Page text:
building blocks of any great Drupal mansion.


Of course, it isn’t as simple as it sounds. Drupal 8 is powered by its ever-growing open-source
community who work hard to develop thousands of modules that can enhance and extend the
functionality of a Drupal website. Choosing out of thousands of Drupal 8 modules can be a
backbreaker.


Luckily for you, many significant contributed modules from Drupal 7 have made their way to
Drupal 8 core. Which means, you will only need to enable these modules once Drupal 8 is
installed. Let’s dive into a short list of top Drupal 8 modules you must have to build great digital
experiences. Following that, we’ll talk about how to pick your Drupal 8 modules.

Admin Toolbar Module

The Drupal Admin Toolbar module is extremely useful for better navigation for site admins and
site builders. The default Toolbar isn’t very user friendly. This module aims to extend the
functionality of the toolbar by offering drop-down menus that allow easy access to various
admin pages. It also offers a submodule to extend its functionality called Admin Toolbar Extra
Tools. This submodule adds more helpful links to the admin menu to perform tasks like flush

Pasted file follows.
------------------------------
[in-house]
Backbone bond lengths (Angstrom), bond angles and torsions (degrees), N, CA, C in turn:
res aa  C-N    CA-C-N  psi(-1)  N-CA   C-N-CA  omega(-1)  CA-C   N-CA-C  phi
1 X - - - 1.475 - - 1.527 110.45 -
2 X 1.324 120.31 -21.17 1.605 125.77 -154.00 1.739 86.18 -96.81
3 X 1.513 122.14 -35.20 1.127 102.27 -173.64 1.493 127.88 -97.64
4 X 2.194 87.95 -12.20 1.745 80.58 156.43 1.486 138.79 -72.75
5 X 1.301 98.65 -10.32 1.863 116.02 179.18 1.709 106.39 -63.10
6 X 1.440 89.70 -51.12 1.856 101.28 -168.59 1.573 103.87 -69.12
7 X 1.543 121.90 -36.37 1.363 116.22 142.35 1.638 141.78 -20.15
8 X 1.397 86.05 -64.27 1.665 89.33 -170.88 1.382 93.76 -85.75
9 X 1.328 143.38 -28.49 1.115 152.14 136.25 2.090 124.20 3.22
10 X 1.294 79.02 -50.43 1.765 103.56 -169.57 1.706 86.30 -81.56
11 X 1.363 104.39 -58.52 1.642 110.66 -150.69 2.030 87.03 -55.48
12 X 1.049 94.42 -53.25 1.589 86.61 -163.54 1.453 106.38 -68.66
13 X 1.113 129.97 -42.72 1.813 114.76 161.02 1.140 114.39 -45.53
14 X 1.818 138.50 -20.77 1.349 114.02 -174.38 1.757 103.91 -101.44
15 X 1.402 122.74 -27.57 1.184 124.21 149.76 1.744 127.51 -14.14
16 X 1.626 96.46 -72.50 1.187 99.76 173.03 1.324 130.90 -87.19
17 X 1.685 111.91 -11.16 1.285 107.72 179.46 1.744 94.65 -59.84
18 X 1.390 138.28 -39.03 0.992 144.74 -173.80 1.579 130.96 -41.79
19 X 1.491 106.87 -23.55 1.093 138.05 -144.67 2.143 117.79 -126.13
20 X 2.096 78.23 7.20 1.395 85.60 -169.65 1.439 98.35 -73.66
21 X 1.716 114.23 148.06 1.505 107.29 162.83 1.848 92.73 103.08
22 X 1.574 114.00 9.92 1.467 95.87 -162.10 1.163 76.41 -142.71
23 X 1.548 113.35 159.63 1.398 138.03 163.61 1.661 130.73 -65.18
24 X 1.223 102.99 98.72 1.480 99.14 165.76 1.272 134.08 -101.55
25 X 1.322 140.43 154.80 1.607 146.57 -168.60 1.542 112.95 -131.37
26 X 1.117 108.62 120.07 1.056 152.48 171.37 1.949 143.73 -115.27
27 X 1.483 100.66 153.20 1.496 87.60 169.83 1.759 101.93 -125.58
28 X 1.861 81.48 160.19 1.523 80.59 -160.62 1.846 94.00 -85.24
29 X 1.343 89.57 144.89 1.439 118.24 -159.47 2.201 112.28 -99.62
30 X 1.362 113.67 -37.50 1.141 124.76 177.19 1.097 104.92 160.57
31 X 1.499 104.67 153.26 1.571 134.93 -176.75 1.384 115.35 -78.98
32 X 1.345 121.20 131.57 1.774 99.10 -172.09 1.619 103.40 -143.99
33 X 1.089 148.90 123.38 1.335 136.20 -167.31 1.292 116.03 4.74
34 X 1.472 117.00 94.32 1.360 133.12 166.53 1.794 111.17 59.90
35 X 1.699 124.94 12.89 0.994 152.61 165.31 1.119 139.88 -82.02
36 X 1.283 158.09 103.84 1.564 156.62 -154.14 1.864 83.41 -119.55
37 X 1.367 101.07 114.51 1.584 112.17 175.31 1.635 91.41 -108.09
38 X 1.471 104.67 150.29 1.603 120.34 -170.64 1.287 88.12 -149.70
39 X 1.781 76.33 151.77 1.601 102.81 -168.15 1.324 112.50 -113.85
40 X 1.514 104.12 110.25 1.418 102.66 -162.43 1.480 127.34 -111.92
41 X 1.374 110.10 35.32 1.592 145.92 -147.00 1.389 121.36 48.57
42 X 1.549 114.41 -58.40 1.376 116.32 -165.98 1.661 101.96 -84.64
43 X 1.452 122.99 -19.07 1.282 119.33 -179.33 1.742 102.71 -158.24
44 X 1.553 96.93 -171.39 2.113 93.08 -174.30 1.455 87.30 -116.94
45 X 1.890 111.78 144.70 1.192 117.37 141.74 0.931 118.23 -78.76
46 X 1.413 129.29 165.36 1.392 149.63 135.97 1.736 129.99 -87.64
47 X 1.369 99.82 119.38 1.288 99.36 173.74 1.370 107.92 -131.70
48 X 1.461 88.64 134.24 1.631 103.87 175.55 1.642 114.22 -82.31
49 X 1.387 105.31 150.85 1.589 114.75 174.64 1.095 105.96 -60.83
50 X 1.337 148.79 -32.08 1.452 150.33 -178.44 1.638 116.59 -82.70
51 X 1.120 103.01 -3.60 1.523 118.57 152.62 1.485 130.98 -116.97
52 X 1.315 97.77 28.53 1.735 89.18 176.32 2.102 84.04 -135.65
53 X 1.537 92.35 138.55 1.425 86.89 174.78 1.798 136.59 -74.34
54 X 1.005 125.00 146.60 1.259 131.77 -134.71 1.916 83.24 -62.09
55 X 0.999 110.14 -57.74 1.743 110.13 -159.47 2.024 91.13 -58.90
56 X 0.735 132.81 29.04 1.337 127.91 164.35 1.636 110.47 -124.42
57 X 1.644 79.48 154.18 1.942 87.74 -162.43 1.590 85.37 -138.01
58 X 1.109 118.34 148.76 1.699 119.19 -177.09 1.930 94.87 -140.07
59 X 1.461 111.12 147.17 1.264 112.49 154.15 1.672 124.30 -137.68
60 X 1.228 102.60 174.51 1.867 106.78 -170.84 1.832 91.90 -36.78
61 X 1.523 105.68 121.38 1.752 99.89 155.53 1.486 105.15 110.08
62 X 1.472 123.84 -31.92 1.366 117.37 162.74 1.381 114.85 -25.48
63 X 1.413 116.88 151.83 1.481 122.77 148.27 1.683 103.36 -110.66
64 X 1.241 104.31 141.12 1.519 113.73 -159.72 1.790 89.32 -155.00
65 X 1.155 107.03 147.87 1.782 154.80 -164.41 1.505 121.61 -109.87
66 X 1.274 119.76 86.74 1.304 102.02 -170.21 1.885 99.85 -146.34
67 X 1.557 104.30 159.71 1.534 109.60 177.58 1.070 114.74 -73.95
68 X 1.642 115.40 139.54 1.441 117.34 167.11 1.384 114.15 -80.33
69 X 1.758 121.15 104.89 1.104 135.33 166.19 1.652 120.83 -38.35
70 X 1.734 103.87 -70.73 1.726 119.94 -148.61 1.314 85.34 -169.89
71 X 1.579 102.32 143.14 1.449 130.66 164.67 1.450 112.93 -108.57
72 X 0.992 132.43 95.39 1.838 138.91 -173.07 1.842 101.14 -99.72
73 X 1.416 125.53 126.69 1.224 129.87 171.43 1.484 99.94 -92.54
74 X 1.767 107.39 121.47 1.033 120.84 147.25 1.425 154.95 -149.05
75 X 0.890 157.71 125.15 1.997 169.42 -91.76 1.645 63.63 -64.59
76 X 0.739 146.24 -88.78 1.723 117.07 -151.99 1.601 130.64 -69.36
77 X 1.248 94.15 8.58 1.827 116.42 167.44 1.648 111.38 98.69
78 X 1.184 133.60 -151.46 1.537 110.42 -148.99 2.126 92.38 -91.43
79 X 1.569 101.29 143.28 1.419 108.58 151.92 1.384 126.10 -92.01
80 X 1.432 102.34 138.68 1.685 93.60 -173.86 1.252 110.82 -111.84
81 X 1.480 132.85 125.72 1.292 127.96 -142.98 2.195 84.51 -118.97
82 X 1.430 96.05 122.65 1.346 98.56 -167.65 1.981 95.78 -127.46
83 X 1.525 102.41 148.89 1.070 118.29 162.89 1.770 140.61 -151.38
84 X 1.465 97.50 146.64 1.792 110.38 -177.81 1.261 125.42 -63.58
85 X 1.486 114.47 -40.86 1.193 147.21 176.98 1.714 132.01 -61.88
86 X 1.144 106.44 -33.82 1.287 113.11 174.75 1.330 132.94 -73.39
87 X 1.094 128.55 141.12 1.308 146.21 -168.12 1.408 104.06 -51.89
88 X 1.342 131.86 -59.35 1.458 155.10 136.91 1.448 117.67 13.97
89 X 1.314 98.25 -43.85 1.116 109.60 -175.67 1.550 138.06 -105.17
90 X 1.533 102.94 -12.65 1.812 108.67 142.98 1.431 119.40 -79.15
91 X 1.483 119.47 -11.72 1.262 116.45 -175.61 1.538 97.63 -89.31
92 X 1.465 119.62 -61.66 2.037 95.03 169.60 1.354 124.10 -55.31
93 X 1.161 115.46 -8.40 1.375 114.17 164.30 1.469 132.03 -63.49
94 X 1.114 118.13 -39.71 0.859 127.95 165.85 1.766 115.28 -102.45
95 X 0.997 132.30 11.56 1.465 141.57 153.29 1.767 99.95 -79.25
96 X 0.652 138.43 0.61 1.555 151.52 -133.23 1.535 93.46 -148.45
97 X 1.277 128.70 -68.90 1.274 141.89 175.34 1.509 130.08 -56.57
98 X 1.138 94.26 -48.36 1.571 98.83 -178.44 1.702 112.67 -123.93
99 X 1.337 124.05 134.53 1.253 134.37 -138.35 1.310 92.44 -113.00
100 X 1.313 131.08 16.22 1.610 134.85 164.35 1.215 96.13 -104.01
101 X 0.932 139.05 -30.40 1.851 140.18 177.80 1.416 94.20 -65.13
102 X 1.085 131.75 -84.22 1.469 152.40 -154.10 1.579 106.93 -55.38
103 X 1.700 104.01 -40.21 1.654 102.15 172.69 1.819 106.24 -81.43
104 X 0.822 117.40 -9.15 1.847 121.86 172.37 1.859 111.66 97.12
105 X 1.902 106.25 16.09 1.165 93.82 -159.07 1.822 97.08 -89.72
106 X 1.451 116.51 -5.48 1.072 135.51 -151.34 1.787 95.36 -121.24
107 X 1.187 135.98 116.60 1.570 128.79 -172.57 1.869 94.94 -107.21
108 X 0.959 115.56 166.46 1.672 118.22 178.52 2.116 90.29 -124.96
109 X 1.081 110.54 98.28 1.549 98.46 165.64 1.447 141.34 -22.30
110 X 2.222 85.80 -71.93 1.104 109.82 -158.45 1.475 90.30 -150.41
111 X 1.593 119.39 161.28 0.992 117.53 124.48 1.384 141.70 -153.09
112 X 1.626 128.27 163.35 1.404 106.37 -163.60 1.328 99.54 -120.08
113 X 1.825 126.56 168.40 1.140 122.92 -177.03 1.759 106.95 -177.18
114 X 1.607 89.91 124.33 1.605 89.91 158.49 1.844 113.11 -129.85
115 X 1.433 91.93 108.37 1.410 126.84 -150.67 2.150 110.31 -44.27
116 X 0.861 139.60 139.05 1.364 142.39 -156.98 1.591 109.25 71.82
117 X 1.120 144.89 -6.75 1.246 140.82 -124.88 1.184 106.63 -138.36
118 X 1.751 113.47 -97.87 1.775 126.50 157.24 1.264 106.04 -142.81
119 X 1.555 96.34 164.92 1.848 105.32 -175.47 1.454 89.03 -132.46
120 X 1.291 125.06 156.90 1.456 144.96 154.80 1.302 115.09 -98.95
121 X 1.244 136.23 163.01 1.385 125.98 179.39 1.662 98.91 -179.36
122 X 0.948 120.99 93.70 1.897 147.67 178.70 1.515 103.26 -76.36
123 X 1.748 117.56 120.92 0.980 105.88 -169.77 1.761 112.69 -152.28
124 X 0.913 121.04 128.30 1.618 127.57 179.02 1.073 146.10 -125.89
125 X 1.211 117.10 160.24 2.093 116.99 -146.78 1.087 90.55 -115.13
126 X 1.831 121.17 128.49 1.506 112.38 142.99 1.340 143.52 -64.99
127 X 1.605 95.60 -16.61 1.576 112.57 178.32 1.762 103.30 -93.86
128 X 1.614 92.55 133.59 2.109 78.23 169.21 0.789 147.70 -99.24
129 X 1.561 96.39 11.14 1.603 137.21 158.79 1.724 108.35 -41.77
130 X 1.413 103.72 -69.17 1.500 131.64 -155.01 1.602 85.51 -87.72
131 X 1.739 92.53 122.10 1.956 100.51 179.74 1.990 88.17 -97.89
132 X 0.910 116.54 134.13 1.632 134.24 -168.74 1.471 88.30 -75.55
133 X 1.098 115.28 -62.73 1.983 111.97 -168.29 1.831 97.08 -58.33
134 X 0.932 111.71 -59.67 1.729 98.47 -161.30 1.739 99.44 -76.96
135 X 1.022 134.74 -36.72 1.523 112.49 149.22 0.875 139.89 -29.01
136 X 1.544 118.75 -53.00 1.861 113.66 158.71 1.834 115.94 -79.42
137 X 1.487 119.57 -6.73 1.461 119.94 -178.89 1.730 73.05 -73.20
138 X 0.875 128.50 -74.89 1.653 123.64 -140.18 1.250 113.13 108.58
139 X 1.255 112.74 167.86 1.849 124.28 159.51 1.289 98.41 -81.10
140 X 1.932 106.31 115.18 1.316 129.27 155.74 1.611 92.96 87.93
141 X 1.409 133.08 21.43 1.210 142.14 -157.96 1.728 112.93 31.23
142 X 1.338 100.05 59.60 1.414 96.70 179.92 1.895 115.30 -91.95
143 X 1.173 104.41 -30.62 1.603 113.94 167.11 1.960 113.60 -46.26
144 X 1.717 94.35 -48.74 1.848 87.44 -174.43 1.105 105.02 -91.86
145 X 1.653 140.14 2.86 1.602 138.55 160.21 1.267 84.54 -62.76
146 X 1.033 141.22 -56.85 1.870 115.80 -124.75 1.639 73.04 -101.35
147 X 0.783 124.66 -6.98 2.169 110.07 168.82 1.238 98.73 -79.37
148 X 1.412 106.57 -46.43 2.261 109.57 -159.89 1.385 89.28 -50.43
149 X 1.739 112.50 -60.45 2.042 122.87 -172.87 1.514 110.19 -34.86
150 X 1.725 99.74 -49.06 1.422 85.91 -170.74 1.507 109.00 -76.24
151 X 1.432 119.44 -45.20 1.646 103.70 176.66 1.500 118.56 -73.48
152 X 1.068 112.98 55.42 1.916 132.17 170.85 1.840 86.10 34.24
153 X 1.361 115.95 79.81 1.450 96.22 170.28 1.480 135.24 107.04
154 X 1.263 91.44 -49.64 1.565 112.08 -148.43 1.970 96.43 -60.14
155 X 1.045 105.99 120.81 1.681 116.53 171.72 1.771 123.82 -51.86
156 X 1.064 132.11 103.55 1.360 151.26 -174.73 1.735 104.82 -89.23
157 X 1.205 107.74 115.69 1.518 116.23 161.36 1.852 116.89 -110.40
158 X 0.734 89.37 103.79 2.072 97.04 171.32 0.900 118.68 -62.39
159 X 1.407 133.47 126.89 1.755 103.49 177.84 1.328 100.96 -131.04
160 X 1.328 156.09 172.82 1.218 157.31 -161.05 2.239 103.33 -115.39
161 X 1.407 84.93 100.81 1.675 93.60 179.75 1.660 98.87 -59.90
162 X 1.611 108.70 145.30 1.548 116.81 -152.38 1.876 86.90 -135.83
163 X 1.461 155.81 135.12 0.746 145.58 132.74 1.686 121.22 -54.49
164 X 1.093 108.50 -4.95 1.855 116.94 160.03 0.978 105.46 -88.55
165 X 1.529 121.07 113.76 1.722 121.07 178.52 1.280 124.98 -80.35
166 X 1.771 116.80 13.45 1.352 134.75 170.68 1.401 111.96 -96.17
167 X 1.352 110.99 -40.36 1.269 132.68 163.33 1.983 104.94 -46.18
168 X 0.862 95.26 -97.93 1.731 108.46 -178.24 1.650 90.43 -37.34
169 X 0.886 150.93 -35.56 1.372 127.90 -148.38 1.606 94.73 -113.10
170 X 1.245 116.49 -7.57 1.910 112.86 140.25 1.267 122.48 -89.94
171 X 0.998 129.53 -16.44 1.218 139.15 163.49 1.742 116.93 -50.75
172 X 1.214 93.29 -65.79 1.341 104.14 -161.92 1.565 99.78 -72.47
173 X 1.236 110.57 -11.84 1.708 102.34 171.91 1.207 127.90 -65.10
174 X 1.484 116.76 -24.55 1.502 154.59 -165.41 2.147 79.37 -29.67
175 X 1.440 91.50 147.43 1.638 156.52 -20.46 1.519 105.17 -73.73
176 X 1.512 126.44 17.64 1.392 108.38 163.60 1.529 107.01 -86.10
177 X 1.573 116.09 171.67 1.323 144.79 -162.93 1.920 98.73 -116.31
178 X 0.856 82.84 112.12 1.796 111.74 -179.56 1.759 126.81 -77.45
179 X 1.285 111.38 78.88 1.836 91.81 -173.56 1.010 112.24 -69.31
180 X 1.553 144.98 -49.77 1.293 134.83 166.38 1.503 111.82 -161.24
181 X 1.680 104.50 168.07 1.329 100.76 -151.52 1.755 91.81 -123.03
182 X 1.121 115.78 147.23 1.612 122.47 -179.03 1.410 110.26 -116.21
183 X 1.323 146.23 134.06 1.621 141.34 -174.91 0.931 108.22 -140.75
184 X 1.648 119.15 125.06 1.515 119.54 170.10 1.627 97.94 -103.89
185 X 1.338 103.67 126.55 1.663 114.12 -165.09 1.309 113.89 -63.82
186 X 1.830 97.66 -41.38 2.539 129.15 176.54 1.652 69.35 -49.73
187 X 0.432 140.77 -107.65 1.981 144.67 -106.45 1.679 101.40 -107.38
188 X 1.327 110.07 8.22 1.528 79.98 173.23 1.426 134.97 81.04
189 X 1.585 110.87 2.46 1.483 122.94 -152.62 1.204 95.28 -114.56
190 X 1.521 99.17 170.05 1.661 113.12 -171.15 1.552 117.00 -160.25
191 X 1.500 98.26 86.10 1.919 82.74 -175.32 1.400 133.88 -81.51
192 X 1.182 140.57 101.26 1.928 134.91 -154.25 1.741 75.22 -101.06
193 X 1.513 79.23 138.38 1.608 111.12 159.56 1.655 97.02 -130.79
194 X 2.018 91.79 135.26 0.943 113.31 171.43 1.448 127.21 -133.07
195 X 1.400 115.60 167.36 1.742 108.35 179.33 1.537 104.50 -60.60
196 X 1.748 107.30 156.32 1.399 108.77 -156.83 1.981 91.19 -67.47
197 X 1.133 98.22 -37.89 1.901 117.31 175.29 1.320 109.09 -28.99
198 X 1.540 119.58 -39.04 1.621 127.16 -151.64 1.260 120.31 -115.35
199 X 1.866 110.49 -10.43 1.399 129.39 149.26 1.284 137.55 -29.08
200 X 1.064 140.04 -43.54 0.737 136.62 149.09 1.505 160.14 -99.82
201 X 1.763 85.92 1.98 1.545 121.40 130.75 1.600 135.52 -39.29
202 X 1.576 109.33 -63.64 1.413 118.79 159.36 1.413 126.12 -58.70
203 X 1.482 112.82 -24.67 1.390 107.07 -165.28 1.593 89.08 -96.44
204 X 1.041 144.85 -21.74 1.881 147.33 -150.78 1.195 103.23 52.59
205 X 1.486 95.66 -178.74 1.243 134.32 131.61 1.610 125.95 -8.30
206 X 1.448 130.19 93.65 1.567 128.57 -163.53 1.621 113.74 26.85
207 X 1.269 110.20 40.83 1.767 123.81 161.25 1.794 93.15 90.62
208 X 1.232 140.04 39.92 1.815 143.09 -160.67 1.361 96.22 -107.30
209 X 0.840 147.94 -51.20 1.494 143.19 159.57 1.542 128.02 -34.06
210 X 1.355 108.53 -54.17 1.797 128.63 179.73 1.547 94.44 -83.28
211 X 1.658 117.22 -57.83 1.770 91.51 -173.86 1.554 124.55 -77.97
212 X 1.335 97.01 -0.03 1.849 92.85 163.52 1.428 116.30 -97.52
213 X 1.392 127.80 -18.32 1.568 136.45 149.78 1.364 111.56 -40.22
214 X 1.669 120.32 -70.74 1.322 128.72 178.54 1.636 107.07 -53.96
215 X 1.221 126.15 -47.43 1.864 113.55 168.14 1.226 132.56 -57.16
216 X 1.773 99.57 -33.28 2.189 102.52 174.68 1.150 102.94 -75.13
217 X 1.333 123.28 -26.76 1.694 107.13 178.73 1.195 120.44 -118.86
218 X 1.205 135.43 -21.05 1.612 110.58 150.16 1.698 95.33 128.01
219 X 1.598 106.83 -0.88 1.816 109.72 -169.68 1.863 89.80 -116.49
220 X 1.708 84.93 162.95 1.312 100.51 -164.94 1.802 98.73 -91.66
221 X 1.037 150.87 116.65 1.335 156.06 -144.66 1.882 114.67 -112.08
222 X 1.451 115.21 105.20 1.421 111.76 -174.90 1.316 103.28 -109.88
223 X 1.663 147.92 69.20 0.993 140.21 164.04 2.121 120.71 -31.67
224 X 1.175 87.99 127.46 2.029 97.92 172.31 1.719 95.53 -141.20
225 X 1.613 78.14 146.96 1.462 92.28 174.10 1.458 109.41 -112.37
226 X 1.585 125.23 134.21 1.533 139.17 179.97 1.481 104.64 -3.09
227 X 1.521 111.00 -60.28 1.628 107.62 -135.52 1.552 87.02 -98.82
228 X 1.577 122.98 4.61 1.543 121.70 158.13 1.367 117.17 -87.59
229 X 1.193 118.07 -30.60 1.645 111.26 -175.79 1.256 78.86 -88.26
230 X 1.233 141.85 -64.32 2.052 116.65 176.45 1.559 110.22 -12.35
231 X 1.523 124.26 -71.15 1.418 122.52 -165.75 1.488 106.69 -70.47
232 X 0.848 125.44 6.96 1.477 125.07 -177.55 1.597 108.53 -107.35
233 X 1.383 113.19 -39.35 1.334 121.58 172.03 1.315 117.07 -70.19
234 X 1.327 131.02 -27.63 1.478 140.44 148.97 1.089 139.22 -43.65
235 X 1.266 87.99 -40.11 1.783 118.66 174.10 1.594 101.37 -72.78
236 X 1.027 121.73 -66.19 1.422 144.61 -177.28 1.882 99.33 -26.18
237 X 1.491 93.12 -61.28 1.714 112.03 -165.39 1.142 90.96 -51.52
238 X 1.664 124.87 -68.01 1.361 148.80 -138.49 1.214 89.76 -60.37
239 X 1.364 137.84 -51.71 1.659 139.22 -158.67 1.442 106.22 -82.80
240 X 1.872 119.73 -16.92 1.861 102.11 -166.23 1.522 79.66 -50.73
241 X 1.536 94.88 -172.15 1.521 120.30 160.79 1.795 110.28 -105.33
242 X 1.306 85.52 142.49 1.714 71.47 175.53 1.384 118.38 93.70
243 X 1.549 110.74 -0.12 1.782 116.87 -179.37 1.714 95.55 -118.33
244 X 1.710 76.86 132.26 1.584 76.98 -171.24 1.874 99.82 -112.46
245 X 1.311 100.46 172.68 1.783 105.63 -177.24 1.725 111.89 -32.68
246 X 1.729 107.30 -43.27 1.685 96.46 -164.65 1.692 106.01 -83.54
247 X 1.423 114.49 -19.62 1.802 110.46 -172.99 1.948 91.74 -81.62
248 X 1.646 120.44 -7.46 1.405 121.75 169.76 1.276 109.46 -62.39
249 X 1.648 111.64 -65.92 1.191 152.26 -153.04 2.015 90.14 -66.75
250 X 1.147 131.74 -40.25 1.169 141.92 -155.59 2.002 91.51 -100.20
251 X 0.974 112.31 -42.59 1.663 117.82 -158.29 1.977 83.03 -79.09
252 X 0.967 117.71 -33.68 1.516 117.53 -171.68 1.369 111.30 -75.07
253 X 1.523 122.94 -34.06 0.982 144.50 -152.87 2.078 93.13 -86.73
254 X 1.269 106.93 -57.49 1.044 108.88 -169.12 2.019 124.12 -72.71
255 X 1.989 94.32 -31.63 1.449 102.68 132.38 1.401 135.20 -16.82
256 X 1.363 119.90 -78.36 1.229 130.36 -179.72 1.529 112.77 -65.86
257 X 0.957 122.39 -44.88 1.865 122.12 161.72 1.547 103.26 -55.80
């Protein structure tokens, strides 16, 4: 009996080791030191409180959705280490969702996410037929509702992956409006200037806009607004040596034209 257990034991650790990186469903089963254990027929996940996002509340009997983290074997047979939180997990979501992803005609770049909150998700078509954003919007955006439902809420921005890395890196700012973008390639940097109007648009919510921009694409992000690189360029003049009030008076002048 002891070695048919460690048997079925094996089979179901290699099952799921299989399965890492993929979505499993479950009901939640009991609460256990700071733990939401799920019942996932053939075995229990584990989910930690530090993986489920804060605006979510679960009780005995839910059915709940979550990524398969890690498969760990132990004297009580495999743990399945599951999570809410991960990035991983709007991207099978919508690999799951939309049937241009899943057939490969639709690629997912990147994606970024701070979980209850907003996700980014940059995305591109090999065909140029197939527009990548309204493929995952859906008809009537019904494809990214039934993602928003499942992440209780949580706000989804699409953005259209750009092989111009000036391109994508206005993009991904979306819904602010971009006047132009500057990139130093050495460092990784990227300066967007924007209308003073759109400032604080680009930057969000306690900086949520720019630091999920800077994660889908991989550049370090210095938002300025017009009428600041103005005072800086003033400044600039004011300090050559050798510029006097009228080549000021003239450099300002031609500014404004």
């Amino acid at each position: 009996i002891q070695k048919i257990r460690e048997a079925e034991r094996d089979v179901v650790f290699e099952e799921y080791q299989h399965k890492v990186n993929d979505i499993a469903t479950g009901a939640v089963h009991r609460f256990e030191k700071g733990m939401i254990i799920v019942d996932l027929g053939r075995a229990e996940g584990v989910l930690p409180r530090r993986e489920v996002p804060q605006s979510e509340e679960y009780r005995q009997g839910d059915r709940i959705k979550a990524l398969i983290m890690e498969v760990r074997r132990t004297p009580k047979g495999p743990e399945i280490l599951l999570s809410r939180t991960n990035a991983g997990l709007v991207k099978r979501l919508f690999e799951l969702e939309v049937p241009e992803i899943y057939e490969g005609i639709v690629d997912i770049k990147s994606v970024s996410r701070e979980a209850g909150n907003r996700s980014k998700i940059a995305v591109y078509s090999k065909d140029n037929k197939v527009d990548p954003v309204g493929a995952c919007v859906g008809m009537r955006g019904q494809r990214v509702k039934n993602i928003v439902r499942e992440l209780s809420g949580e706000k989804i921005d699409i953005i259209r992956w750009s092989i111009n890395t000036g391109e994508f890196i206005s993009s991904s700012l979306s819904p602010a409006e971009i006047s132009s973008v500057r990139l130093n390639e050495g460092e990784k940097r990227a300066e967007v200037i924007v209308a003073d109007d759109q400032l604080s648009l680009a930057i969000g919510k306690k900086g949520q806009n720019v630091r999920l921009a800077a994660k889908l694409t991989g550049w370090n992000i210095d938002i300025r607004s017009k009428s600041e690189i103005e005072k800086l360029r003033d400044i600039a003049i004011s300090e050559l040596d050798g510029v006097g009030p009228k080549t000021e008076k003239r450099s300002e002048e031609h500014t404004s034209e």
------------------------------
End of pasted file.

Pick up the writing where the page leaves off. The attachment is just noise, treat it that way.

cache, run cron and more.

Paragraphs Module

The Drupal 8 Paragraphs Module gives a lot of power in the hands of content authors and
editors. It allows them to create flexible and structured content easily. You can now add various
paragraphs field types like images, text blocks, quotes, slideshows, videos and so much more.
Using the familiar node edit form, you can add/play around with as many paragraph items and
place them wherever you want to. It also offers widgets (still in experimental) which will allow drag and drop functionality, duplicating paragraphs and many other features that can elevate
user experience while working with the Paragraphs module.

Webform Module

This is one Drupal 8 module that is always on my recommended-modules-list. It is so versatile
and such an essential Drupal module that it is hard to ignore. Almost every website needs a
form. A contact form or a survey form or a feedback form – there is no running away from
them. The Drupal 8 Webform Module is a rich form builder that is easily customizable and
extendable. It allows to collect form data, send it to third-party applications or send emails to
admins or users. You can also export this data to spreadsheets for further analysis. There’s so